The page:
It is hard enough to collect arrears and enforce an order when all the parties live in the same jurisdiction.
To enforce an out-of-state order for spousal maintenance, alimony, support or child support, you need to know about The Uniform Interstate Family Support Act (UIFSA). Parties often need a legally recognized forum to collect either child support or spousal maintenance when the parties to the agreement or order live in different states.
People read the act and tend to panic. What on earth does it mean? It is really not too complicated – just like a basic jigsaw puzzle. Put together the different parts, and a complete picture emerges.
History and purpose of UIFSA
[sws_pullquote_right]Thanks to the Modern Law firm of Mesa and Phoenix, AZ, for this informative post. [/sws_pullquote_right]
UIFSA is a federal statute that applied to all the states. It is hard enough to collect arrears and enforce an order when all the parties live in the same jurisdiction. Imagine the legal nightmare if the parties engaged in endless battles over which state had jurisdiction. Parties could move, seeking a state that has more lenient or favorable laws. Enacting UIFSA prevented ‘forum shopping’ by out of state parties who owed payments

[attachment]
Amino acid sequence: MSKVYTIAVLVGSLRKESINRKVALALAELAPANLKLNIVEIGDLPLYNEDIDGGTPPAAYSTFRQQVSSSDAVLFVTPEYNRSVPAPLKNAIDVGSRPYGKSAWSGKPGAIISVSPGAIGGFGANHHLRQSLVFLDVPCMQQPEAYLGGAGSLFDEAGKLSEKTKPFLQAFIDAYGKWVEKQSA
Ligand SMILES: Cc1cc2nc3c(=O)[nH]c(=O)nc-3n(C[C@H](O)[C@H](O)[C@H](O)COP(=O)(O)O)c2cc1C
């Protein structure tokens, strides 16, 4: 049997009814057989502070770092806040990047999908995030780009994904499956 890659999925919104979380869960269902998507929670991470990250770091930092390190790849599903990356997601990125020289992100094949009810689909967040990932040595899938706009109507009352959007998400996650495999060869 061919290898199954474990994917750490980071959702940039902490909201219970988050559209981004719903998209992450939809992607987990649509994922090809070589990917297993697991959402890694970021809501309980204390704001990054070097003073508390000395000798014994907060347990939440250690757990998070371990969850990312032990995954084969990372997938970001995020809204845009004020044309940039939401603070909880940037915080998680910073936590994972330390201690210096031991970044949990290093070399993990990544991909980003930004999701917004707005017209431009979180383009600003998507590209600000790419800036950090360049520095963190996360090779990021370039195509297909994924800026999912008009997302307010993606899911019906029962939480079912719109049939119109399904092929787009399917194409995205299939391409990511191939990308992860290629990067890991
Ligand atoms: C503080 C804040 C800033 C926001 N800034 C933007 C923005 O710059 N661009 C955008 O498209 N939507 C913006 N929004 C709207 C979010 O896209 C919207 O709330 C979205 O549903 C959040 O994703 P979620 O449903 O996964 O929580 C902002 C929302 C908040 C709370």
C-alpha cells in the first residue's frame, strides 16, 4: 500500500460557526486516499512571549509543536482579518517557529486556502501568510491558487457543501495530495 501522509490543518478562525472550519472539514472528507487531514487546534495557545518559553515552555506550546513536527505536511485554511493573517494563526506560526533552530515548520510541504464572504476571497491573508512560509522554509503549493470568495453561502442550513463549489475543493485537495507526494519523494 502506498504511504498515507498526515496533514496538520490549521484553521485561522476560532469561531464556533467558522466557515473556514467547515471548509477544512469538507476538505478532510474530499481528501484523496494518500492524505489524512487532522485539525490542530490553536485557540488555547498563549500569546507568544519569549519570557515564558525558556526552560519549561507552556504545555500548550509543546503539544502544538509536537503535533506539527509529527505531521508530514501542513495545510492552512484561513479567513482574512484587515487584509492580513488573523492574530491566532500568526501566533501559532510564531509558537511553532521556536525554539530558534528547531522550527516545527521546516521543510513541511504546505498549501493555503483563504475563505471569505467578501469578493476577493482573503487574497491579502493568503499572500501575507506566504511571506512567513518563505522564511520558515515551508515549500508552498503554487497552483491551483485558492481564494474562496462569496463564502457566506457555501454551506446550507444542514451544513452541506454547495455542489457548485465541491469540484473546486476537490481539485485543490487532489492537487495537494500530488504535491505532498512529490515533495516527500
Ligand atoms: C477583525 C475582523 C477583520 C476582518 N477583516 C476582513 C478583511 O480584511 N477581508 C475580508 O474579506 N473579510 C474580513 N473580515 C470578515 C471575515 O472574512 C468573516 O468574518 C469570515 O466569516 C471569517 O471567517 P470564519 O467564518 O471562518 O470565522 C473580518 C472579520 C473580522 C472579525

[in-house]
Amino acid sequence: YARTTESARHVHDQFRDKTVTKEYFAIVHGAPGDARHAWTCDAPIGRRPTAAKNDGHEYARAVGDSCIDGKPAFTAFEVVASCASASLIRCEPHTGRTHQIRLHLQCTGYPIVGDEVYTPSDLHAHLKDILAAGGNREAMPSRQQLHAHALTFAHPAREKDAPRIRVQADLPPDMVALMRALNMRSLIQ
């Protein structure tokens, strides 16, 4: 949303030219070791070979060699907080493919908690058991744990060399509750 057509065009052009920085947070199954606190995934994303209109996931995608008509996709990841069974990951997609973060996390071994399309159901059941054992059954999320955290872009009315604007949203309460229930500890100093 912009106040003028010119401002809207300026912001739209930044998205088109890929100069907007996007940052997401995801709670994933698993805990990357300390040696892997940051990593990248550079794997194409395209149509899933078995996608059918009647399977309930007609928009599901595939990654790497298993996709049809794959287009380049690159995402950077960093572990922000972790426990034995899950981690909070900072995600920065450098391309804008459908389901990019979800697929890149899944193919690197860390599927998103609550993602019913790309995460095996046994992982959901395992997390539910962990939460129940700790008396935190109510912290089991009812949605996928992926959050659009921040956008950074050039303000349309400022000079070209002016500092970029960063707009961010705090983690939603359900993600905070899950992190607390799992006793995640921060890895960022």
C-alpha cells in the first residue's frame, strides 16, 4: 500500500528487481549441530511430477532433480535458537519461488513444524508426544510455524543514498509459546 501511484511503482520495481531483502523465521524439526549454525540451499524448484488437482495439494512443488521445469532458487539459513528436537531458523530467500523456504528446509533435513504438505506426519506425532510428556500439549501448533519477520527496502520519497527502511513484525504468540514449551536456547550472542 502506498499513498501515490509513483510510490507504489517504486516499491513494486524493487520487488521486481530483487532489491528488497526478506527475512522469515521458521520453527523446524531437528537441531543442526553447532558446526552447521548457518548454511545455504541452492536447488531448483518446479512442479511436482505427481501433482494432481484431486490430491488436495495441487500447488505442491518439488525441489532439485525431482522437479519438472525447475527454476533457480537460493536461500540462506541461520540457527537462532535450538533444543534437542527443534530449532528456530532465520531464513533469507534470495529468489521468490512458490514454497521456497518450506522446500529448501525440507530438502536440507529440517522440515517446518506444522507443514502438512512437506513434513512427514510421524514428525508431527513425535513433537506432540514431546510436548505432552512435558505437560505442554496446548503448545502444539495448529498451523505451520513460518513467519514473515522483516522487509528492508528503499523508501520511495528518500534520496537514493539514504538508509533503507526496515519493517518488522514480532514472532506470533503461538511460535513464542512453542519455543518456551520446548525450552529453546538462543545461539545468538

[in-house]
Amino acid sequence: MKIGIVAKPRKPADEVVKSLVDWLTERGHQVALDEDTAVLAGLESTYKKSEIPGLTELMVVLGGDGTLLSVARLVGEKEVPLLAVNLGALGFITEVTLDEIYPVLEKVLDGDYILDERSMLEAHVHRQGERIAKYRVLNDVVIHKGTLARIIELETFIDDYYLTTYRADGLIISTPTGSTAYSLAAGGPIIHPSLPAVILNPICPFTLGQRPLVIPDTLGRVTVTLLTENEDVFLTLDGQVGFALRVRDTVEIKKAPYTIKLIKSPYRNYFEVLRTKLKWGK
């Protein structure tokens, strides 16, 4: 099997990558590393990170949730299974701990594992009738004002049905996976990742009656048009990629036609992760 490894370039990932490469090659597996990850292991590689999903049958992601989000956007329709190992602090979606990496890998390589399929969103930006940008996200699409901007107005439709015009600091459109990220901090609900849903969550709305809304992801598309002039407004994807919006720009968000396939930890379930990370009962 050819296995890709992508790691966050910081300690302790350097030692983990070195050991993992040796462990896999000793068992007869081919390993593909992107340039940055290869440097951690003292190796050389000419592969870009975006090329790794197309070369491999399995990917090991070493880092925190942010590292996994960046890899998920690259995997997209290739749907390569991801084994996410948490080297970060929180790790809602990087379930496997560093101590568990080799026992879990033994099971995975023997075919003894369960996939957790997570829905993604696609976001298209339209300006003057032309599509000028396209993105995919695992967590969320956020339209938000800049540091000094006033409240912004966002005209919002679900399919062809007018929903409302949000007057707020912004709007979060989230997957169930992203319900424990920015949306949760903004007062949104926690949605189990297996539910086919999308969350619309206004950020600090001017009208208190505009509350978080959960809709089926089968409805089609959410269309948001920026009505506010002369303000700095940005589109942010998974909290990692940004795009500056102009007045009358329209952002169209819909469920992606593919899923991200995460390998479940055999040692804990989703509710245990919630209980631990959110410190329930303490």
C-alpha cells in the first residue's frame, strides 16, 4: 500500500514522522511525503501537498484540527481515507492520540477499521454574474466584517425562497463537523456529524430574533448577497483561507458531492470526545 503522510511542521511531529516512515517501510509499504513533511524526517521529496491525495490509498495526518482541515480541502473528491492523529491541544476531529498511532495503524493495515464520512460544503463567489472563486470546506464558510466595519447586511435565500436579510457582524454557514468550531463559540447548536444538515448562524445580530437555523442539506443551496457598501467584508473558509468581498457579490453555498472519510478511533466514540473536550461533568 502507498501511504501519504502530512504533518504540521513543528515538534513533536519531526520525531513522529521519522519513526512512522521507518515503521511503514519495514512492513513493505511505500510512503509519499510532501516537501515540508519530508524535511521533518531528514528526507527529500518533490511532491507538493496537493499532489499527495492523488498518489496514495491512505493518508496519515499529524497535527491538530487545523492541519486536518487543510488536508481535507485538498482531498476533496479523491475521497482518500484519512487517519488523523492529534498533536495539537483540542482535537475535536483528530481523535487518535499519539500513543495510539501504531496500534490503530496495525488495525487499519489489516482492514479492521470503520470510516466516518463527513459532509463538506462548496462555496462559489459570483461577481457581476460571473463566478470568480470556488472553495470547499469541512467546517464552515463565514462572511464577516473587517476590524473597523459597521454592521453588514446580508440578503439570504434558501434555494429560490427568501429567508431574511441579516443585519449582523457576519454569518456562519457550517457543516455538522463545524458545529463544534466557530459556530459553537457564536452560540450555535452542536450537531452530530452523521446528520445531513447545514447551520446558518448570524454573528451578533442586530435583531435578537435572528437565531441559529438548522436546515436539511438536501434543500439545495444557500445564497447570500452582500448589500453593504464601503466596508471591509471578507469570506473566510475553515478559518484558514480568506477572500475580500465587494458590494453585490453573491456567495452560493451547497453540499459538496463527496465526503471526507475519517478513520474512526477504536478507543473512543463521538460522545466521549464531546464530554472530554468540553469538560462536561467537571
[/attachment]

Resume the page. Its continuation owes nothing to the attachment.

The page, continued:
Whenever a law mentions ‘non-residents,’ it is referring to something in the law known as “long arm jurisdiction.” This gives local courts jurisdiction or power over an out of state citizen, when that citizen has “minimum contacts” with the state. The theory behind long arm jurisdiction is a party has received benefits or has sufficient relationship within a state, resulting in that party being subject to that state’s law.
How the Interstate Enforcement Law works
Issues may get complicated because two states are involved. Suppose a party obligated to pay support has missed several payments. A state maintains what is known as ‘continuing exclusive jurisdiction over the obligor to enforce’ the agreement or the order. The foreign state, where the obligor now resides, is known as the enforcing state. A state can transfer its support order to the enforcing state, so the enforcing state may obtain compliance. Once the support is transferred, the enforcing state has no power to modify the agreement, unless there is agreement from both parties.
For more information, please read the entire blog post.